By Ray Downs
By Lindsay Toler
By Lindsay Toler
By Chad Garrison
By Allison Babka
By Lindsay Toler
By Jake Rossen
By Lindsay Toler
First there was Cara, then Trista. And soon there will be Dave.
Although little consideration is given to last names in the ever-expanding realm of reality television, Cara would be Cara Kahn (formerly Nussbaum), graduate of Washington University and strumpet extraordinaire on The Real World Chicago; Kirkwood native Trista is the Rehn clan's giddy blond Bachelorette; and Dave is 23-year-old St. Louis University High alum Dave Giuntoli, star of MTV's Road Rules: South Pacific, the pioneer network's Real Worldstepsibling whose twelfth season debuted Memorial Day.
Toss in Survivor: Amazonnutjob Janet Koth of Manchester, and the proliferation of St. Louisans on reality television is a veritable phenomenon.
"It's luck of the draw that people from this area seem to be getting on," observes Webster University communications and journalism professor Art Silverblatt. "There's a tremendous interest in people to get on these programs. It's a great opportunity to promote themselves as celebrities. It puts them in a different realm."
Knocking back rum-and-Cokes at the Delmar Lounge on a recent Tuesday, Giuntoli makes no bones about the realm he's about to enter. But unlike Kahn -- who, after servicing the lead singer of Big Head Todd in front of Real World cameras, proceeded to pose for Stuffmagazine, ink a fat endorsement contract with Wyeth Pharmaceuticals, embark on a nationwide college tour to promote her favorite Wyeth-manufactured antidepressant and move to Los Angeles in an attempt to kick-start an acting career -- the Road Ruler doesn't seem to harbor any delusions of grandeur. Or, for that matter, any delusions whatsoever.
"I know I'm not going to be the next Patrick Swayze," says the blue-eyed, heartland-hunky Giuntoli, a Frontenac resident who earned a bachelor's degree in international finance at Indiana University. "I'm just the guy who wants to make a fuck-ton of money right now."
Giuntoli figures he's got four to six months -- "until the next cast," he says -- to rake in that fuck-ton. To do so, he and two of his female castmates have signed with Los Angeles-based Direct Entertainment Group, which will be booking a tour of appearances for the trio at everything from nightclubs to malls to "a rich woman's daughter's birthday party," in Giuntoli's words.
Though Giuntoli expects he'll have to come up with some sort of topical shtick for events that require him to speak, he says he'll mainly be getting paid in the vicinity of $1,500 a pop to "just be." (Road Rulers aren't paid for their roles on the show, though they stand to make a few thousand dollars per alumni "challenge" appearance in subsequent years.)
"The goal of my life is to get paid to act like a toddler," Giuntoli says. "I can always do business finance, but I don't want to. My life is a spaghetti social right now."
How Giuntoli landed in that plate of pasta is more of an odyssey than his two-month physical-challenge-laden voyage through Fiji, New Zealand and the tranquil Tahitian island of Moorea. Last spring he was one of 800 IU twentysomethings to attend an open casting call for The Real Worldand Road Rules at Kilroy's sports bar near the Bloomington campus. (In all, 30,000 hopefuls vied for spots nationwide.)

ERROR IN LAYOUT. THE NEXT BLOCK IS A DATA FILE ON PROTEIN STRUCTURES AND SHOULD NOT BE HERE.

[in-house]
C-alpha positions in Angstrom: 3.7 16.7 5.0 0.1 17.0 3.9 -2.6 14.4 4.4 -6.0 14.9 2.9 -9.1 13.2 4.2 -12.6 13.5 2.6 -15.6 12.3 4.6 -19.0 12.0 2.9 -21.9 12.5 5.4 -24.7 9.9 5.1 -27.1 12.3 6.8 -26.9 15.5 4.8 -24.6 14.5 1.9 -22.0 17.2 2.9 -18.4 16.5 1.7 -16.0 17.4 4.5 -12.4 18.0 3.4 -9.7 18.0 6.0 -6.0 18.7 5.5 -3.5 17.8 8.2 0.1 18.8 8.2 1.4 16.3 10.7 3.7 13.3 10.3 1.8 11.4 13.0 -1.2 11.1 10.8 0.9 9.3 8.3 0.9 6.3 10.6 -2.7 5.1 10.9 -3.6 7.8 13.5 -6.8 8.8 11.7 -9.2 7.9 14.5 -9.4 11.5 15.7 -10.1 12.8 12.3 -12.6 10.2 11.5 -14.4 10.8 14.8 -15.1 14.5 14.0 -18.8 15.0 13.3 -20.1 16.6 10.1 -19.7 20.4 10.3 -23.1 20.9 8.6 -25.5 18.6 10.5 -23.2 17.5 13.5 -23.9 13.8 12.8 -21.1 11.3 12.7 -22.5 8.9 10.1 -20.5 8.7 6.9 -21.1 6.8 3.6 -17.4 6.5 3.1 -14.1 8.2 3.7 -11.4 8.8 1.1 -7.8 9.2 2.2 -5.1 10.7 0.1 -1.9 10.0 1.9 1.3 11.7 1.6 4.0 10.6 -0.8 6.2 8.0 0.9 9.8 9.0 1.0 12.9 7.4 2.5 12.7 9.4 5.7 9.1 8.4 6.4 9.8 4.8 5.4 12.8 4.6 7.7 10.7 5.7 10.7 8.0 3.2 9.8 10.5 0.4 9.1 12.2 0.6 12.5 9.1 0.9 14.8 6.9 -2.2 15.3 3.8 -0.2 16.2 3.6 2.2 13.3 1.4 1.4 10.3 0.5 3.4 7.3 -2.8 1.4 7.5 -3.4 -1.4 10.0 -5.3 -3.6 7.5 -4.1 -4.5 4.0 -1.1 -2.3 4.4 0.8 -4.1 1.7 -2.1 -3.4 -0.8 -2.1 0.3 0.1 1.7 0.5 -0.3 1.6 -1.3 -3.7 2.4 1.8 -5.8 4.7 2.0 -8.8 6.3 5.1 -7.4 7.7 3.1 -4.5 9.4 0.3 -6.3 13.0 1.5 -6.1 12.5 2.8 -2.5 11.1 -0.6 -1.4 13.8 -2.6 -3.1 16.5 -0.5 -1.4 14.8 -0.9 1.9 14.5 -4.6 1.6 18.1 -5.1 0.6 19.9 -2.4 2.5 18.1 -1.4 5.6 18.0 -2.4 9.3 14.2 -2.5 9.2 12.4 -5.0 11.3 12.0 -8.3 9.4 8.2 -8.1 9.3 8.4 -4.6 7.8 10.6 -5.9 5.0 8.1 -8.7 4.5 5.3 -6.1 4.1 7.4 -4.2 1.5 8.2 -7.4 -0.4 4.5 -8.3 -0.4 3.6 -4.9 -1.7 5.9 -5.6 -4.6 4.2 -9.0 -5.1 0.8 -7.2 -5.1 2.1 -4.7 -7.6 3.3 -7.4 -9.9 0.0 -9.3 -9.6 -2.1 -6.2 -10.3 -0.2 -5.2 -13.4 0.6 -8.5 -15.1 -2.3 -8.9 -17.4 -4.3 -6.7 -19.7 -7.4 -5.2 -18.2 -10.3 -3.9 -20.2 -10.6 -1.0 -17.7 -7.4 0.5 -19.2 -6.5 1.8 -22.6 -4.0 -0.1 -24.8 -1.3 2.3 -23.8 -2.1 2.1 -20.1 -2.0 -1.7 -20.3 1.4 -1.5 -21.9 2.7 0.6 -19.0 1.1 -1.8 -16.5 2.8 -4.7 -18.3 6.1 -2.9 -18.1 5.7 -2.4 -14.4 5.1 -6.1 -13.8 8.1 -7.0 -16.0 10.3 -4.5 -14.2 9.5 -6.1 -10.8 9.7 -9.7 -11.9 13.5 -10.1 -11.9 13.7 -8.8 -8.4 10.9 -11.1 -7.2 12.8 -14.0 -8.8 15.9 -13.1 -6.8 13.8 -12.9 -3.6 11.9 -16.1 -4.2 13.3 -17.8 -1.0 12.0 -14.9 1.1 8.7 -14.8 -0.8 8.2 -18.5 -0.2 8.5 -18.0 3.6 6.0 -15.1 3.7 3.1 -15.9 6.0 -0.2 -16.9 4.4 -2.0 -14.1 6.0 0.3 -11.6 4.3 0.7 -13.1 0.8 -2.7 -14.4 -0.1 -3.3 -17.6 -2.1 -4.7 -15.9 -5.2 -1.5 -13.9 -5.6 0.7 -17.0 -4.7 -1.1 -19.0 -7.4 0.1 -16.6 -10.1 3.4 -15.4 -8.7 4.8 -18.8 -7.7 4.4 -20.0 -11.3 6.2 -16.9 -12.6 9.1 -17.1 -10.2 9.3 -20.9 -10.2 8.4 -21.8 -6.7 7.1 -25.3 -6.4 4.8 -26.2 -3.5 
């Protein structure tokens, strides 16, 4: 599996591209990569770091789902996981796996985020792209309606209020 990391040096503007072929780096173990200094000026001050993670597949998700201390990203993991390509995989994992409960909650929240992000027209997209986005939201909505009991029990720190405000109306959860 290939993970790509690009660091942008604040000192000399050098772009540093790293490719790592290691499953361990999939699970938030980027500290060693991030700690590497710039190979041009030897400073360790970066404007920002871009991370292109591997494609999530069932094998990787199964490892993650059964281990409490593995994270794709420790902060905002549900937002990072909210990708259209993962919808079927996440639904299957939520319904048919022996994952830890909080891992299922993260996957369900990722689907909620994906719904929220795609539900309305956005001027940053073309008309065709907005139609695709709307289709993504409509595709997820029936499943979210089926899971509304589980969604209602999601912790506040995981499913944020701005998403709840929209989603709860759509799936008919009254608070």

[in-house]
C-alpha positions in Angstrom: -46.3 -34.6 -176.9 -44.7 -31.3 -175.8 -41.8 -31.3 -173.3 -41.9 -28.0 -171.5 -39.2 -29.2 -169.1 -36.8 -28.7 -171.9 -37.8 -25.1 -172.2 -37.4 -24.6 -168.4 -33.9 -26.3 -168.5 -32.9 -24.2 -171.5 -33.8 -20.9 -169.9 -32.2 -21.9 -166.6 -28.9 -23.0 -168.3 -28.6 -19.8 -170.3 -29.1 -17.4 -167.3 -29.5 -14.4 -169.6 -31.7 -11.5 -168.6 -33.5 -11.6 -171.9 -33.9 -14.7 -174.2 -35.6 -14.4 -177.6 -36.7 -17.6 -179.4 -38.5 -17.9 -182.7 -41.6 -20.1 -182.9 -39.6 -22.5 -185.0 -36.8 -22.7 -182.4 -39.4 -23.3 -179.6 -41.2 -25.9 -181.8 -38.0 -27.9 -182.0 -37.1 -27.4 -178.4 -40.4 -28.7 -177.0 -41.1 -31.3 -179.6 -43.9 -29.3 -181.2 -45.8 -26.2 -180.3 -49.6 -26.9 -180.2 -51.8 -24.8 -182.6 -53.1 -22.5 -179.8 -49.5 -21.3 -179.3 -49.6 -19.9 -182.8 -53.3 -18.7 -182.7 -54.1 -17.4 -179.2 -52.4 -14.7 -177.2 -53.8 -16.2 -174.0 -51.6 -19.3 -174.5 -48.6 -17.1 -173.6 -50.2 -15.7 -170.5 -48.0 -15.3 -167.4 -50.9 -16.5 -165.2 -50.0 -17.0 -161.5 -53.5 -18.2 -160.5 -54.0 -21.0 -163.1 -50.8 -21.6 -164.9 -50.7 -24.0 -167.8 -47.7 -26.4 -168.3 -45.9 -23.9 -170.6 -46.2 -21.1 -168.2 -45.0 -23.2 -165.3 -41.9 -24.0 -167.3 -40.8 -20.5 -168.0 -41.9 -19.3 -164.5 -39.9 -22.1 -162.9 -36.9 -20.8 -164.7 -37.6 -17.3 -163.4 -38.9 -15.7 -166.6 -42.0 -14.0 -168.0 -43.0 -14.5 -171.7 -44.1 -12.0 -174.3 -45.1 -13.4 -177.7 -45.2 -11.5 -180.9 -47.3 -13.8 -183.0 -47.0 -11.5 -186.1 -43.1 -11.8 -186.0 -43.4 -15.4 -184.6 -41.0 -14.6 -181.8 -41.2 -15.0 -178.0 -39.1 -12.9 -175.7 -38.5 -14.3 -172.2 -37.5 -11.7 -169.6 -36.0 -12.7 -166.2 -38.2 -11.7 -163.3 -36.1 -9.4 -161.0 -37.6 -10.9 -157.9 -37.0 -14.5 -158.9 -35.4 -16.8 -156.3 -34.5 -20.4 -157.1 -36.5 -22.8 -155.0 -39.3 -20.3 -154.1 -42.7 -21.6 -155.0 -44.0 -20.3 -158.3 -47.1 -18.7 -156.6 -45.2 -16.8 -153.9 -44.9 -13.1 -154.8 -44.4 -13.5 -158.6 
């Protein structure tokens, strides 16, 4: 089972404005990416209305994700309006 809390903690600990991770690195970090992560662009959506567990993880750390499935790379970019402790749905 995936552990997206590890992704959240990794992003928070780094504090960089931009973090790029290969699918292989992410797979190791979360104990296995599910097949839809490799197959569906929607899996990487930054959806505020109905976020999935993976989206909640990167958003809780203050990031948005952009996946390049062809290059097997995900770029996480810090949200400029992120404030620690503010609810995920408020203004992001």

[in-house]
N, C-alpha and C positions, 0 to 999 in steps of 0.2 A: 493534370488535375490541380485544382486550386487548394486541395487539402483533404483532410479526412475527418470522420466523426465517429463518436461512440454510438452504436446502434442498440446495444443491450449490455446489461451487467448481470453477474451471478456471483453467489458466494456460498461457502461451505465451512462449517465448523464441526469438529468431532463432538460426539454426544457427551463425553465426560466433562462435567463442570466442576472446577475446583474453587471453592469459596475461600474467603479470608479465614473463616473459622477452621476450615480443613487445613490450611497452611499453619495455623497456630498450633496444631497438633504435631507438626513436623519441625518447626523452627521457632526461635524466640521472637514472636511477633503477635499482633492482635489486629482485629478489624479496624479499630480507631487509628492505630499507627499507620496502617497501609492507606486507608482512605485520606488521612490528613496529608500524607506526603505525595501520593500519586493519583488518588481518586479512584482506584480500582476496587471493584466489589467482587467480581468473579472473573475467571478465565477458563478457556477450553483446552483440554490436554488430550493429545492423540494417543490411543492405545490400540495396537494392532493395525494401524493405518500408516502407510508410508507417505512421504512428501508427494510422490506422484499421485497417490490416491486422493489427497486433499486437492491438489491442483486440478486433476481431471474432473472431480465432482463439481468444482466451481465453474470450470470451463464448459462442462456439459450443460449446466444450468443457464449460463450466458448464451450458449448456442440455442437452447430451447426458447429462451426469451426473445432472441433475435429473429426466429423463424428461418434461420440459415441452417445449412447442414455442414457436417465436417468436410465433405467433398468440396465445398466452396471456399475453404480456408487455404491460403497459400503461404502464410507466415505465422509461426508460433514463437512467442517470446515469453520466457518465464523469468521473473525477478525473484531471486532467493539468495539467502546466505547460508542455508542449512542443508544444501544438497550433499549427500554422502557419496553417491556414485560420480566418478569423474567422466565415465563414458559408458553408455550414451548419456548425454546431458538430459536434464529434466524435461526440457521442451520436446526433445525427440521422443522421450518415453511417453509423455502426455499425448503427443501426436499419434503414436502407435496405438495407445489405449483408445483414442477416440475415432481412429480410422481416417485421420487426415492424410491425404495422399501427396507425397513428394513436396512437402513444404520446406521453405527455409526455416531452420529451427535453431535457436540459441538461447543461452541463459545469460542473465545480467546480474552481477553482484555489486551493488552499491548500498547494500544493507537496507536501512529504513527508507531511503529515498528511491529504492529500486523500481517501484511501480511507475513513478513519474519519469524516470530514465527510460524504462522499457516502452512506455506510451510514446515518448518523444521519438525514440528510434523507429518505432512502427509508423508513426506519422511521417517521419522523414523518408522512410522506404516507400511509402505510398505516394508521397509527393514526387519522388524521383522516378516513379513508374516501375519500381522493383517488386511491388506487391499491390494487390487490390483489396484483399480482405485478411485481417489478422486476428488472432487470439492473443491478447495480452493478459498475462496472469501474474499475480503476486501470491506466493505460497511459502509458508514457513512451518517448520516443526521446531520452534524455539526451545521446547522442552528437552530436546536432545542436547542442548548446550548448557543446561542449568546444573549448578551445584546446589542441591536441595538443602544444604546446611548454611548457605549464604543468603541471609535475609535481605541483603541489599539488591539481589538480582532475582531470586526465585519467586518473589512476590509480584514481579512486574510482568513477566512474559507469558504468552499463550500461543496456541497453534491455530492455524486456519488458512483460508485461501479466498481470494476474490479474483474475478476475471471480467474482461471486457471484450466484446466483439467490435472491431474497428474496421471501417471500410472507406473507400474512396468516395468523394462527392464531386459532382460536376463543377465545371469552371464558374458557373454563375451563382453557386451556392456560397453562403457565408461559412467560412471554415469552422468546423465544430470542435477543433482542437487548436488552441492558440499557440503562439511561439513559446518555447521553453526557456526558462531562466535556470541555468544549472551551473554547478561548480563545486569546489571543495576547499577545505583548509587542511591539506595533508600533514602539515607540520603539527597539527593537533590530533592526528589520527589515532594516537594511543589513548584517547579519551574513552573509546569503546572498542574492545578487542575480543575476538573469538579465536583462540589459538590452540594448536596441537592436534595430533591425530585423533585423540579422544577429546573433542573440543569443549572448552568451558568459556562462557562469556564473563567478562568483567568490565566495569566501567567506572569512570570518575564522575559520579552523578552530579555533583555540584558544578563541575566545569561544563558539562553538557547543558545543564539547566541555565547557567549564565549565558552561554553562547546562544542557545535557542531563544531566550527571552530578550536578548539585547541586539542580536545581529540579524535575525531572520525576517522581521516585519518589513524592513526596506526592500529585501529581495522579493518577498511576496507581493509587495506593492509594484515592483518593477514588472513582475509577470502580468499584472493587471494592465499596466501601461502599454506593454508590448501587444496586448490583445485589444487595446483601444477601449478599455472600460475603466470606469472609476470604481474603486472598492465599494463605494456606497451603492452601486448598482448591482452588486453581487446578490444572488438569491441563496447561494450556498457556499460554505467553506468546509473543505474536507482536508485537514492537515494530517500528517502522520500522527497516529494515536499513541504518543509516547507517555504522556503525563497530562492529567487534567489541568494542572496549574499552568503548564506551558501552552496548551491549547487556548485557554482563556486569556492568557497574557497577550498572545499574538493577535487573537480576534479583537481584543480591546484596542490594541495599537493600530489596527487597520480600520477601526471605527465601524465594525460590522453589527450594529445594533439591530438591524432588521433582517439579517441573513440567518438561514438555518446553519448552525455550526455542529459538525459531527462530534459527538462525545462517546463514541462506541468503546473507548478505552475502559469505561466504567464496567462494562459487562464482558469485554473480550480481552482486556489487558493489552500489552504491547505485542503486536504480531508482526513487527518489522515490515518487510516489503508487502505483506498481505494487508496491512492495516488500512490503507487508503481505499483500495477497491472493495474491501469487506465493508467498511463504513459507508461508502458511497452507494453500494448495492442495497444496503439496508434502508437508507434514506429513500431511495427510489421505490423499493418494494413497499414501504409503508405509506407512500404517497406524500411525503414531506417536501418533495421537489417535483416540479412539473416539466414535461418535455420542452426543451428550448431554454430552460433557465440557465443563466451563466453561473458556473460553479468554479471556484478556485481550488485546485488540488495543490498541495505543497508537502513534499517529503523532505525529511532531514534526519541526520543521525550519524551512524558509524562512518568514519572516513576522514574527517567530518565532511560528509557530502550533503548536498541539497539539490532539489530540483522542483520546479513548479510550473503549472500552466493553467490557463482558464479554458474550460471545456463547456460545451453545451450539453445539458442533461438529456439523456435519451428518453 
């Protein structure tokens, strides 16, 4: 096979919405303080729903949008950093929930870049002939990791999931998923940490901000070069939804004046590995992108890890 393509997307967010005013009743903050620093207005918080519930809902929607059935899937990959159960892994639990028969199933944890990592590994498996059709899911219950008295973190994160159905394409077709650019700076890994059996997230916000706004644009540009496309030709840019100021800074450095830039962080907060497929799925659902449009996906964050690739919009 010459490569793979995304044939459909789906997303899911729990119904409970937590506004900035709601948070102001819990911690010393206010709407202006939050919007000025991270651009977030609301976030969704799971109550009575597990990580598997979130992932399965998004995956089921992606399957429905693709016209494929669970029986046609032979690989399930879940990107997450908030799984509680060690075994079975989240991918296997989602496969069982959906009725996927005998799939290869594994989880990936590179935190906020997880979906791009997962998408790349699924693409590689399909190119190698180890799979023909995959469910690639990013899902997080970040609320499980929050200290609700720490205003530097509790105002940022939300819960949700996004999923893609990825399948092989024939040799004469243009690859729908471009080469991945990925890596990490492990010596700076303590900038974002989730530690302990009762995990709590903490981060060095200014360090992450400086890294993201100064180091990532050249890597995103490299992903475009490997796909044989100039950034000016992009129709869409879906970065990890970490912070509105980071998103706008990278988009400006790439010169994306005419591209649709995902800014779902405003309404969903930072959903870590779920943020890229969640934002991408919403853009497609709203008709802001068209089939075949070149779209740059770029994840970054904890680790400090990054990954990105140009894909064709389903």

"It was 'Wear a Funky Shirt and Act Like an Idiot Day,'" Giuntoli recounts. "You go through this velvet rope -- ten people at a time -- and you instantly feel like a star. You really do. Then icebreakers ensue."
Giuntoli was one of 50 Hoosiers selected to fill out a military-style personality survey that had him weighing in on everything from his attitude about abortion to how much he liked to party. After he was instructed by the show's creators, Bunim/Murray, to produce and send in a videotape of himself executing extreme shenanigans such as skydiving, a month of silence elapsed. Then, en route home from a November Wilco concert at the Pageant, Giuntoli got a phone call notifying him that he'd made it to a semifinal round of 80 prospective contestants in Chicago. That led to a round of 30 in Los Angeles, where, he says, he "felt like a rich person's cat: fluffy pillows, good food -- really corny shit."
When he was included in the final field of thirteen -- the total number of participants needed to fill out both Real World and Road Rules casts -- Giuntoli figured his noncompetitive nature would land him on the older, more domestic show. Giuntoli speculates that he ended up on Road Rules as a check-and-balance to earthy Montana snowboarder Abram, eccentric lard-ass Bostonian Donell and high-maintenance fashion hottie Cara (not to be confused with Kahn) from Ohio.
"They're head cases," Giuntoli says of his cohorts, absent the slightest hint of disdain. "They just get swept away by life. I was cast as the normal dude."
Judging from the meet-the-cast episode that aired May 19, normal dude Dave is also the guy who lures a lassie or two into the sleeper loft of the Road Rulers' RV, a guess Giuntoli will acknowledge only with a smile. But he's quick to stress that the sex-drenched vibe given off by the show is soaked in boob-tube hyperbole.